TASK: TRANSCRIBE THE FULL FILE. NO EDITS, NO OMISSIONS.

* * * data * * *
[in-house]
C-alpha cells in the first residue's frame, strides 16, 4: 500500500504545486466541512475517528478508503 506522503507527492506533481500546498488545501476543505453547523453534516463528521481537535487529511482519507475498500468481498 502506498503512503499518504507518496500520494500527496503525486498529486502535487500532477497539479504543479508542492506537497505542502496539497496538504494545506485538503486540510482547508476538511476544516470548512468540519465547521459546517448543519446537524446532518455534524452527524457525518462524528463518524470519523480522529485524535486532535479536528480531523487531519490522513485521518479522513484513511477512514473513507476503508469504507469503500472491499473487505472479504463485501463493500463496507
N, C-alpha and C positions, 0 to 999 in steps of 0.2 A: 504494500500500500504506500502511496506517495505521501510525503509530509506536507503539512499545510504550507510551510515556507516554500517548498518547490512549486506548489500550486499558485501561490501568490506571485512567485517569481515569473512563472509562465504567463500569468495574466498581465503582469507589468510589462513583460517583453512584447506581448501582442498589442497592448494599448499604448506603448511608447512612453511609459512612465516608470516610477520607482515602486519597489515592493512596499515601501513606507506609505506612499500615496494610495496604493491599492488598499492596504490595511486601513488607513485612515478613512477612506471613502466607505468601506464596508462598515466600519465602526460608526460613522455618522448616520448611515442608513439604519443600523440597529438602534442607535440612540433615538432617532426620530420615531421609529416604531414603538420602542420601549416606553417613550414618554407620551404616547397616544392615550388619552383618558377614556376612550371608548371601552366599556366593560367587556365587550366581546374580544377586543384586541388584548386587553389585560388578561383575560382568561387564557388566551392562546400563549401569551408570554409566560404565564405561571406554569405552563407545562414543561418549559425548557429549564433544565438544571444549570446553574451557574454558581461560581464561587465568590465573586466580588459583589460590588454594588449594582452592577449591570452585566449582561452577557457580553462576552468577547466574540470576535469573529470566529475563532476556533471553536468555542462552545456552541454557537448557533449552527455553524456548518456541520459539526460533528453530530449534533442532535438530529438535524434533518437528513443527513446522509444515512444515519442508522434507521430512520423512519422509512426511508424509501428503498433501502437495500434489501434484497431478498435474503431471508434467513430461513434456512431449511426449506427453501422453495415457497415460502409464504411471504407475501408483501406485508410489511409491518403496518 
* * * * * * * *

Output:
[in-house]
C-alpha cells in the first residue's frame, strides 16, 4: 500500500504545486466541512475517528478508503 506522503507527492506533481500546498488545501476543505453547523453534516463528521481537535487529511482519507475498500468481498 502506498503512503499518504507518496500520494500527496503525486498529486502535487500532477497539479504543479508542492506537497505542502496539497496538504494545506485538503486540510482547508476538511476544516470548512468540519465547521459546517448543519446537524446532518455534524452527524457525518462524528463518524470519523480522529485524535486532535479536528480531523487531519490522513485521518479522513484513511477512514473513507476503508469504507469503500472491499473487505472479504463485501463493500463496507
N, C-alpha and C positions, 0 to 999 in steps of 0.2 A: 504494500500500500504506500502511496506517495505521501510525503509530509506536507503539512499545510504550507510551510515556507516554500517548498518547490512549486506548489500550486499558485501561490501568490506571485512567485517569481515569473512563472509562465504567463500569468495574466498581465503582469507589468510589462513583460517583453512584447506581448501582442498589442497592448494599448499604448506603448511608447512612453511609459512612465516608470516610477520607482515602486519597489515592493512596499515601501513606507506609505506612499500615496494610495496604493491599492488598499492596504490595511486601513488607513485612515478613512477612506471613502466607505468601506464596508462598515466600519465602526460608526460613522455618522448616520448611515442608513439604519443600523440597529438602534442607535440612540433615538432617532426620530420615531421609529416604531414603538420602542420601549416606553417613550414618554407620551404616547397616544392615550388619552383618558377614556376612550371608548371601552366599556366593560367587556365587550366581546374580544377586543384586541388584548386587553389585560388578561383575560382568561387564557388566551392562546400563549401569551408570554409566560404565564405561571406554569405552563407545562414543561418549559425548557429549564433544565438544571444549570446553574451557574454558581461560581464561587465568590465573586466580588459583589460590588454594588449594582452592577449591570452585566449582561452577557457580553462576552468577547466574540470576535469573529470566529475563532476556533471553536468555542462552545456552541454557537448557533449552527455553524456548518456541520459539526460533528453530530449534533442532535438530529438535524434533518437528513443527513446522509444515512444515519442508522434507521430512520423512519422509512426511508424509501428503498433501502437495500434489501434484497431478498435474503431471508434467513430461513434456512431449511426449506427453501422453495415457497415460502409464504411471504407475501408483501406485508410489511409491518403496518 